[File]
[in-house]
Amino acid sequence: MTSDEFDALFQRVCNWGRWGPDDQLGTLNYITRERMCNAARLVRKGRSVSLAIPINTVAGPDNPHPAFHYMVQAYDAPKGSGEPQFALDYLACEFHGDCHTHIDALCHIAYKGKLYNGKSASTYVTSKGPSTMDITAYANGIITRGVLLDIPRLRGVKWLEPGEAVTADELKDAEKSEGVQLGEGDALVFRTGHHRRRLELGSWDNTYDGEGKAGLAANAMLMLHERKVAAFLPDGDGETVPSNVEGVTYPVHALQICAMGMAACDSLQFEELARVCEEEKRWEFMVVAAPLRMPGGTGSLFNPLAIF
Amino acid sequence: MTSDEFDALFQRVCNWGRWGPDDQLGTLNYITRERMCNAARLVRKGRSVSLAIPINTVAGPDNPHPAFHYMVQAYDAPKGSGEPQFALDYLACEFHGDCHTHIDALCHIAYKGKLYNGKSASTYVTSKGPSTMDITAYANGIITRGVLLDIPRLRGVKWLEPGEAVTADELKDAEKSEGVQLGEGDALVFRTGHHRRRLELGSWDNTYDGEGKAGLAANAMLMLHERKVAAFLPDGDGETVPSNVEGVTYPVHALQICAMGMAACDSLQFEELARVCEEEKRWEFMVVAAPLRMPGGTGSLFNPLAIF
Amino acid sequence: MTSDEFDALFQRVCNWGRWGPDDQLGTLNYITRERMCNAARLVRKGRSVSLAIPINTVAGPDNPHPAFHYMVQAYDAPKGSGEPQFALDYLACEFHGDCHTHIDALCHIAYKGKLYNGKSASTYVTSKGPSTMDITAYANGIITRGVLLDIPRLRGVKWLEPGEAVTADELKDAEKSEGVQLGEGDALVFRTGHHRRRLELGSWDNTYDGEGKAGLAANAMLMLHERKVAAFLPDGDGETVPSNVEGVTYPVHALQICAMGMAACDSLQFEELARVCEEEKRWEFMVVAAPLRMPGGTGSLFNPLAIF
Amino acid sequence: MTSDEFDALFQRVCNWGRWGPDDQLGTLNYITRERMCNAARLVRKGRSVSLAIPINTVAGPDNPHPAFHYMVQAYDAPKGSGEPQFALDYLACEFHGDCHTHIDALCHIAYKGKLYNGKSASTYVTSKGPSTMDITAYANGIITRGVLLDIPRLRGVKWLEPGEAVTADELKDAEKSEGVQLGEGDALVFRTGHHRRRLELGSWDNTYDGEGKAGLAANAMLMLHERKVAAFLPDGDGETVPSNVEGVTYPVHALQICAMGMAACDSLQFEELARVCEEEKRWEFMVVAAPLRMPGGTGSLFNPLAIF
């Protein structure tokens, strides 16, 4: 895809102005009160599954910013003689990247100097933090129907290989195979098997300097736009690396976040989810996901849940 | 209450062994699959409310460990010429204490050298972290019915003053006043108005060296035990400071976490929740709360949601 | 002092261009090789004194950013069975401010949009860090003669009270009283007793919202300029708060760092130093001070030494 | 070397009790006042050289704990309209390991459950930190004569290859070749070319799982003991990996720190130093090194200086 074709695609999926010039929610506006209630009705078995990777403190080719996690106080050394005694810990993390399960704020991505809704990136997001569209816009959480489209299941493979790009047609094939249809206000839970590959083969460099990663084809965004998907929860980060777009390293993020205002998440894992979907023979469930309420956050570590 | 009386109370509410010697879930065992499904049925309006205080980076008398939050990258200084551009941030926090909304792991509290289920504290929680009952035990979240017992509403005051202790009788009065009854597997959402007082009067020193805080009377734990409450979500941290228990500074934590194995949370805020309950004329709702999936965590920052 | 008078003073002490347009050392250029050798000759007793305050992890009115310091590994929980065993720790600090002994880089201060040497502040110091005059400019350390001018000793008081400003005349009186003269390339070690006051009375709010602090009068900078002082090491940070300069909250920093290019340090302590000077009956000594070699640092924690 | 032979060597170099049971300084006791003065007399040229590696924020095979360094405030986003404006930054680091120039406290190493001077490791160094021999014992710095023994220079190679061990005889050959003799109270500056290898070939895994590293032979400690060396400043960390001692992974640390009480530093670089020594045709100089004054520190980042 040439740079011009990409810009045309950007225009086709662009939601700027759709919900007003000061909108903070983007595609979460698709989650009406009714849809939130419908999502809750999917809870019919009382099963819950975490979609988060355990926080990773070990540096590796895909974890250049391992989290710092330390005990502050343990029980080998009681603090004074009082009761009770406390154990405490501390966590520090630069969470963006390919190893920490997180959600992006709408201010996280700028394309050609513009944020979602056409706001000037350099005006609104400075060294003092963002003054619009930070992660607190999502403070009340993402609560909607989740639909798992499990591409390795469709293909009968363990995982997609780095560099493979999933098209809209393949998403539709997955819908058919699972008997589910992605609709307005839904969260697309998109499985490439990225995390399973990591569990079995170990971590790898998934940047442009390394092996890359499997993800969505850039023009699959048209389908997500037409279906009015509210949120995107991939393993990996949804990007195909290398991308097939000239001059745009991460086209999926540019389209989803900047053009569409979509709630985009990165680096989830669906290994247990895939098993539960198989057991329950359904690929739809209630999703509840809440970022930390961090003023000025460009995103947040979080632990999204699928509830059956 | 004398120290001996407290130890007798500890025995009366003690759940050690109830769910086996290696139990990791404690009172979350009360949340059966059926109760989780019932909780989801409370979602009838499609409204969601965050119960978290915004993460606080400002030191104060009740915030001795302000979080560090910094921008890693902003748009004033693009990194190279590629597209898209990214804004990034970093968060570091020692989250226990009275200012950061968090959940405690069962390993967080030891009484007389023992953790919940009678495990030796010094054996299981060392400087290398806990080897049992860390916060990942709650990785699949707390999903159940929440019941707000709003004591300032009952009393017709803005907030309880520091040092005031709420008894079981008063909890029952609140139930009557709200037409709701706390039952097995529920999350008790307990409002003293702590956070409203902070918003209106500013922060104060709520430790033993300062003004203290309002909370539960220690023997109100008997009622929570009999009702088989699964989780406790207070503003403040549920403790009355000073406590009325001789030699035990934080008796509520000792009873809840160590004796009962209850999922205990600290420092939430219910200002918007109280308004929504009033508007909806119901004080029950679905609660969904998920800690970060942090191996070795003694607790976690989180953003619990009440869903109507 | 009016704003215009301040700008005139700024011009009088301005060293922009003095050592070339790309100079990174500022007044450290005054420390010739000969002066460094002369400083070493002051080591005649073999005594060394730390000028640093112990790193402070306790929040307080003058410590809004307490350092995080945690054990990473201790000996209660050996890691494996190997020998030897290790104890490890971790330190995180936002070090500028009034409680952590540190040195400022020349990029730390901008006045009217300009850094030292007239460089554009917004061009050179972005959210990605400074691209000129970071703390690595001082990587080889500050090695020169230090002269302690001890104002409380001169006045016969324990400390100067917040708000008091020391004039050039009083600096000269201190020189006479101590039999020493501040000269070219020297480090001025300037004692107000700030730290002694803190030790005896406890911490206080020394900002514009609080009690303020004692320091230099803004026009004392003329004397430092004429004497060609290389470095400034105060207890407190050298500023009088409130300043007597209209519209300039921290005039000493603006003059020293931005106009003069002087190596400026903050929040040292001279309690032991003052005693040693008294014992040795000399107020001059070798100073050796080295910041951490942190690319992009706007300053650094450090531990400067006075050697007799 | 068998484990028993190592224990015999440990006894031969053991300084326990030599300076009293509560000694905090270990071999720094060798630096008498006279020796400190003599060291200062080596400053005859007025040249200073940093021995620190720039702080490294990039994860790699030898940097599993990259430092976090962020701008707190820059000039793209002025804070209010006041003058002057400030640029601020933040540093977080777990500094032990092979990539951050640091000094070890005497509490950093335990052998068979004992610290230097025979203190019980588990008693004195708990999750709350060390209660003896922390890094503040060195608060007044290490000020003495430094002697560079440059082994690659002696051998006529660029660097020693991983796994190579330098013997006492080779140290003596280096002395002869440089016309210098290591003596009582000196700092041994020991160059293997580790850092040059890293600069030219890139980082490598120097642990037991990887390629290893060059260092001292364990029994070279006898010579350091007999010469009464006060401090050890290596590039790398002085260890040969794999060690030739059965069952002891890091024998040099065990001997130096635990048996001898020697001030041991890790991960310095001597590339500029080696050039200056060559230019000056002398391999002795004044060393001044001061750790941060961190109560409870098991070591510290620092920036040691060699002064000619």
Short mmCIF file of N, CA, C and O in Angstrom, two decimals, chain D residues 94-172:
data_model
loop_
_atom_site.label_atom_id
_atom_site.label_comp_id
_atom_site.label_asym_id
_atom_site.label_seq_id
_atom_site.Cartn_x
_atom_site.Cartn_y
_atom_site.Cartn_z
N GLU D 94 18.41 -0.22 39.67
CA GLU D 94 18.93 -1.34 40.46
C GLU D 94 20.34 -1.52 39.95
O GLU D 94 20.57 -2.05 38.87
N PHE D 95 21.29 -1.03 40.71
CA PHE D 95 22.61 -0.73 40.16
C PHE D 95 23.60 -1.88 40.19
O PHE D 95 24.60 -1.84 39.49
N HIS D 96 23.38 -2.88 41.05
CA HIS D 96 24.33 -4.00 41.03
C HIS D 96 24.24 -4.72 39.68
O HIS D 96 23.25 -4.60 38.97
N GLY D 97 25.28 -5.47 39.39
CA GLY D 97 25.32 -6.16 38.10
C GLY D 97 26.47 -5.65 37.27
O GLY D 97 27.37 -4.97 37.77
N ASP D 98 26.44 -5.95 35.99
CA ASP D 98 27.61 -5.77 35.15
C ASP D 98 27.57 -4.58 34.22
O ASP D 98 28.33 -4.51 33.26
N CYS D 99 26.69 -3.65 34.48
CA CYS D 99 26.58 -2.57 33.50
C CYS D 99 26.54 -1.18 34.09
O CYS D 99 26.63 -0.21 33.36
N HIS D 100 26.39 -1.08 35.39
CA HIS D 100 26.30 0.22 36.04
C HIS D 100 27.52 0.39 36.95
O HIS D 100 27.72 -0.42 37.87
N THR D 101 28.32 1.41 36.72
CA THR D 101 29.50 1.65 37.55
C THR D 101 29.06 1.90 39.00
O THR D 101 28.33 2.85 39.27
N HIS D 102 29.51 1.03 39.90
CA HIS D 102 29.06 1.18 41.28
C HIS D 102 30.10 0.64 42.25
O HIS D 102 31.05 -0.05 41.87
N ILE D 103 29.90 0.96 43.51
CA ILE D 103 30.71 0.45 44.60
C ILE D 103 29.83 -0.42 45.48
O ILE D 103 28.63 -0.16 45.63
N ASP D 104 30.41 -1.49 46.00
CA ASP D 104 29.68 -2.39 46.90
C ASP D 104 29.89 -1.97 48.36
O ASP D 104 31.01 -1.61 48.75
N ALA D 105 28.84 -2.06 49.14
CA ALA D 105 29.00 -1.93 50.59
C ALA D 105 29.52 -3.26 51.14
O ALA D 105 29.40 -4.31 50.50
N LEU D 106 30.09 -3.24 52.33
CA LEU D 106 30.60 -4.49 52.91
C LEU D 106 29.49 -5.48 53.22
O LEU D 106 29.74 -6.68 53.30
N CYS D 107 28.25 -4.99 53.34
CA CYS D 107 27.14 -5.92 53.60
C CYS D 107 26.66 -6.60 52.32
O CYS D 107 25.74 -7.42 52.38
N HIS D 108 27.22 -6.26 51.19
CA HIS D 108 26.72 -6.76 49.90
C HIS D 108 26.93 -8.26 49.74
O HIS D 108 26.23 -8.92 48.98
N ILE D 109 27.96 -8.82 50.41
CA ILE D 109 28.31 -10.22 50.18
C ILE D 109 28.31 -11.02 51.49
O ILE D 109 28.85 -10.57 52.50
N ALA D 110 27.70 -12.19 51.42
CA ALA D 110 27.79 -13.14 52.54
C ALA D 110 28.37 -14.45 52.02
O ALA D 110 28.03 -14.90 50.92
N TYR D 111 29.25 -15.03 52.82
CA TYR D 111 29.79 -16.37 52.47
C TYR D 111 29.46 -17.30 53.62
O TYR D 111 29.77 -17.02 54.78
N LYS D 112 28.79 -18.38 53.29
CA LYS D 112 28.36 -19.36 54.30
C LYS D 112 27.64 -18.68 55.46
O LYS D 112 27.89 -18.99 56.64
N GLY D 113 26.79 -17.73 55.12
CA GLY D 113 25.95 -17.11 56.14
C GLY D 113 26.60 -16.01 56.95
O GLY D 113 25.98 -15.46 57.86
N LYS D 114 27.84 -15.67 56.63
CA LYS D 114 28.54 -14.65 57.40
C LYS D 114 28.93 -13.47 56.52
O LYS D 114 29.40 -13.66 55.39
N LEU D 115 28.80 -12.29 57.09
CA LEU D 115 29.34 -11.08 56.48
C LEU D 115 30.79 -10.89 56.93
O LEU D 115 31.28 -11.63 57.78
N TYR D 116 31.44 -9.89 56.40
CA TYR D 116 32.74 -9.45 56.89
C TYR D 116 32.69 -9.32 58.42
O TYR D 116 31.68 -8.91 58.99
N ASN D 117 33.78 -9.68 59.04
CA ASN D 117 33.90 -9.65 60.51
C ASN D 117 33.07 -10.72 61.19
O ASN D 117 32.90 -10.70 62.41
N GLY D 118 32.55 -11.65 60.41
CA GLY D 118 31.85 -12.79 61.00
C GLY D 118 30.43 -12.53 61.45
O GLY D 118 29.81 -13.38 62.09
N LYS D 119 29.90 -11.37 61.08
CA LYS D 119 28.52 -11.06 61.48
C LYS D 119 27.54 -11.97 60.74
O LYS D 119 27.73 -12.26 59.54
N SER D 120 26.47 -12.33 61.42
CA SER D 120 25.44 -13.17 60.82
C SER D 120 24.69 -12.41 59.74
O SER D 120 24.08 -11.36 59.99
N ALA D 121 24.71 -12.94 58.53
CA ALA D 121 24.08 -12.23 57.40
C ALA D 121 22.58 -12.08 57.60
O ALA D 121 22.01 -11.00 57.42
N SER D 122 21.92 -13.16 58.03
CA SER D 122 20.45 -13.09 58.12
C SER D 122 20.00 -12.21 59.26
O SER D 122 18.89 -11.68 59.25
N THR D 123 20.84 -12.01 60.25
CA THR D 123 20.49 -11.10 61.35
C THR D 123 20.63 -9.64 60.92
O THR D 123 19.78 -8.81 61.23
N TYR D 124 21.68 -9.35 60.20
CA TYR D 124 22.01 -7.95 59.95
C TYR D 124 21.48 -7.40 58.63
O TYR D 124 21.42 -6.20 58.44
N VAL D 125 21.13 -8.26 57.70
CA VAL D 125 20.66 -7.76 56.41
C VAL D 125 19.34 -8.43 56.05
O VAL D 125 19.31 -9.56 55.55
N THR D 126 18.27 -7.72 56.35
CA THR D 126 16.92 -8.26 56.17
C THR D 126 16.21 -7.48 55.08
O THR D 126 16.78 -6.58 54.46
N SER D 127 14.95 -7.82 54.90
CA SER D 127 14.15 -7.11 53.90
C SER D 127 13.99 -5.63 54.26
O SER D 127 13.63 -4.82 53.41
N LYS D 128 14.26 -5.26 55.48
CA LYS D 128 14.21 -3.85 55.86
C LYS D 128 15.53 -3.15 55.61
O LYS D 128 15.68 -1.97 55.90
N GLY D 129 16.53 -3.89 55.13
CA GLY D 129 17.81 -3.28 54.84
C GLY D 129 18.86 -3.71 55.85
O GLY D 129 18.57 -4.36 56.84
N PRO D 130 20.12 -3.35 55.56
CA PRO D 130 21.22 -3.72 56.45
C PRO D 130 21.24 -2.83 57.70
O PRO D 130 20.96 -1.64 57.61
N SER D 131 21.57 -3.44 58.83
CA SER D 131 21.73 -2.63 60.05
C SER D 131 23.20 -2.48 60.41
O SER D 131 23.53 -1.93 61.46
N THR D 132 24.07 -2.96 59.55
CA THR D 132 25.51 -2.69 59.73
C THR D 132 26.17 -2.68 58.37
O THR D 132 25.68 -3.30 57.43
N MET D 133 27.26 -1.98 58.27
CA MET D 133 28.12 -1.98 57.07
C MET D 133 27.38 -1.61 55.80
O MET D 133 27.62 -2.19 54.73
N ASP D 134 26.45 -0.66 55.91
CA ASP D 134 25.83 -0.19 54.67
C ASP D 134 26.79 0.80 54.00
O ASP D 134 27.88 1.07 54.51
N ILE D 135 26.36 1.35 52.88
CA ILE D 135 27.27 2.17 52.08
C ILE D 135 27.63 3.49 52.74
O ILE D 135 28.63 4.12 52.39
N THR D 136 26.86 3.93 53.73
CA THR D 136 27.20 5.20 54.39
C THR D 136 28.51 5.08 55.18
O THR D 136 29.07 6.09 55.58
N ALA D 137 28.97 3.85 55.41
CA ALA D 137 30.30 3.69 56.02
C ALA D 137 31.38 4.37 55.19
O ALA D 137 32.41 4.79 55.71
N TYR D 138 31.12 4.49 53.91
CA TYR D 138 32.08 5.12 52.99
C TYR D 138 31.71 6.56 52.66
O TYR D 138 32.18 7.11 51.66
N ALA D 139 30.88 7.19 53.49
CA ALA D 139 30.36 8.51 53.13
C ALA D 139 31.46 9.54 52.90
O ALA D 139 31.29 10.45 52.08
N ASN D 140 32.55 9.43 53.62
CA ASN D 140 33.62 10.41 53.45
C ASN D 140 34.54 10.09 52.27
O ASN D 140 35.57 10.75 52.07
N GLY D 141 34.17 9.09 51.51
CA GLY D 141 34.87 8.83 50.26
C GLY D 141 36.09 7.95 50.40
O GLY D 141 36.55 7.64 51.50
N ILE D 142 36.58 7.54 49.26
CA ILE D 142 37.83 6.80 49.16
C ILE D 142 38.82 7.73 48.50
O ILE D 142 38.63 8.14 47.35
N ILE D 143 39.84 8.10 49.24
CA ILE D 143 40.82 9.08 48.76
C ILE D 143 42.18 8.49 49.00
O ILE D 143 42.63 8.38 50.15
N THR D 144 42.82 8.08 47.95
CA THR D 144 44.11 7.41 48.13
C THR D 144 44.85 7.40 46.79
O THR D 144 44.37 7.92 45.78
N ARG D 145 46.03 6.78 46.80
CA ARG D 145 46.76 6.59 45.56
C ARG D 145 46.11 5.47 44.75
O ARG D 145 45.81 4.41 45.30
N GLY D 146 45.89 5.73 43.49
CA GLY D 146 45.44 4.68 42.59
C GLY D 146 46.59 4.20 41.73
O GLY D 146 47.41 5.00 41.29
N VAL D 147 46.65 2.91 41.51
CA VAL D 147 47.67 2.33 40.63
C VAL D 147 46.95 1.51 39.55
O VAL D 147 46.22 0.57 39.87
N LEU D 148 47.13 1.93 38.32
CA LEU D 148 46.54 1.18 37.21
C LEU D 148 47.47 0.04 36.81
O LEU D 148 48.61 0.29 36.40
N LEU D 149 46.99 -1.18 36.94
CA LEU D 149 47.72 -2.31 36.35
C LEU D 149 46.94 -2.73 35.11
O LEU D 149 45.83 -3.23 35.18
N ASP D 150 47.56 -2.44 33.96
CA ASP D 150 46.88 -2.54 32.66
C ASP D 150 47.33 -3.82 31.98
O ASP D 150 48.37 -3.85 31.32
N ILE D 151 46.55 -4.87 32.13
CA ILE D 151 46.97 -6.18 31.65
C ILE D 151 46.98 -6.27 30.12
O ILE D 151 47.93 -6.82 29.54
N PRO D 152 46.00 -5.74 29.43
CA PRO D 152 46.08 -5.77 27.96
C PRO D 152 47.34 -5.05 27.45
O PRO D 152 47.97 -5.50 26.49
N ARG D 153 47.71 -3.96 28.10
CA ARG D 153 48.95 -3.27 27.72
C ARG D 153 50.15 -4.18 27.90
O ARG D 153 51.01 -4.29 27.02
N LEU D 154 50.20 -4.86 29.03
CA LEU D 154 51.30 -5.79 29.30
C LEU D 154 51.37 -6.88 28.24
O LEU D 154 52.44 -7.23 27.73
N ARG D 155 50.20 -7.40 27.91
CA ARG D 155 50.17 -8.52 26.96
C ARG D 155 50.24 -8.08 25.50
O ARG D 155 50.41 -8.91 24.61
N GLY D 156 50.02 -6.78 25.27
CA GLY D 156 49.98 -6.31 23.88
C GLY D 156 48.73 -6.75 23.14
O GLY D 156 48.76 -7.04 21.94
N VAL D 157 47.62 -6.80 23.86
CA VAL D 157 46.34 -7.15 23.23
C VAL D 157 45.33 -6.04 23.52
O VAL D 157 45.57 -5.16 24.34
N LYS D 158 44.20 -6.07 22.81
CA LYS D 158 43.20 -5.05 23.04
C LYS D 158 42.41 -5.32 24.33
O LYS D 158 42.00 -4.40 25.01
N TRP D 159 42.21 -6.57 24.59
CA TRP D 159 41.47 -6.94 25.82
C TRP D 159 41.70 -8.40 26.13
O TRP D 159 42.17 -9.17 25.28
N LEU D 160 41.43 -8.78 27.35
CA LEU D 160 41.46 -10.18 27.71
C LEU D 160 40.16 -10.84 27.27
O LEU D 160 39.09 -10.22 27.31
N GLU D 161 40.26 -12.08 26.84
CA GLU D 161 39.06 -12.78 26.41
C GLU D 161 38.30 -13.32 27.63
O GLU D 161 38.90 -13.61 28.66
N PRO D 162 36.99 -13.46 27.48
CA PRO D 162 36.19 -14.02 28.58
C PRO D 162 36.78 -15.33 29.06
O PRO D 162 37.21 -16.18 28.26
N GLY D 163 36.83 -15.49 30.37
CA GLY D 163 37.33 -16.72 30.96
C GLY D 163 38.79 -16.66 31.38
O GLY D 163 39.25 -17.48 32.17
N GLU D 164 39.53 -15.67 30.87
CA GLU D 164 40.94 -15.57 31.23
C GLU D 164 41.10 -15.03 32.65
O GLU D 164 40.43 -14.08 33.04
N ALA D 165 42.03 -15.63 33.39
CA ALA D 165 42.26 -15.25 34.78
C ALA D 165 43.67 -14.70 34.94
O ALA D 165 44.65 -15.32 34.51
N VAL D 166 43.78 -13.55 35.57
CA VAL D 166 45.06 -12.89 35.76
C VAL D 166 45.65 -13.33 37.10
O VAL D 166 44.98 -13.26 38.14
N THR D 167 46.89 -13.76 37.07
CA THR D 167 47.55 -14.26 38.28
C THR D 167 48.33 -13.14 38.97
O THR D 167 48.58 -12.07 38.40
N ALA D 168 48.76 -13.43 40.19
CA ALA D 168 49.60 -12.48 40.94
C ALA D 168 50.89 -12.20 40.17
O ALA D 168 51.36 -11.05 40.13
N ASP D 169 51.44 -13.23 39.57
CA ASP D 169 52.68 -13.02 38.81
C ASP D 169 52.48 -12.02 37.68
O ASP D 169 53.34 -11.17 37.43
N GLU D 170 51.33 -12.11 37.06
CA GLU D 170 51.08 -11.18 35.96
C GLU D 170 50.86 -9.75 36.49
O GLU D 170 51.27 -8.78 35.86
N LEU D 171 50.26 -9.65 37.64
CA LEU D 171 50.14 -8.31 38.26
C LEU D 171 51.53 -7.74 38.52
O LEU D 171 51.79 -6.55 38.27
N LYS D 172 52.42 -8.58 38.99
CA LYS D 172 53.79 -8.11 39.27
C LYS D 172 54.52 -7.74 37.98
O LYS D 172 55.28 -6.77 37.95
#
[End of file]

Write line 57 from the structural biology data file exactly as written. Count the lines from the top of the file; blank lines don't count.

N ASP D 104 30.41 -1.49 46.00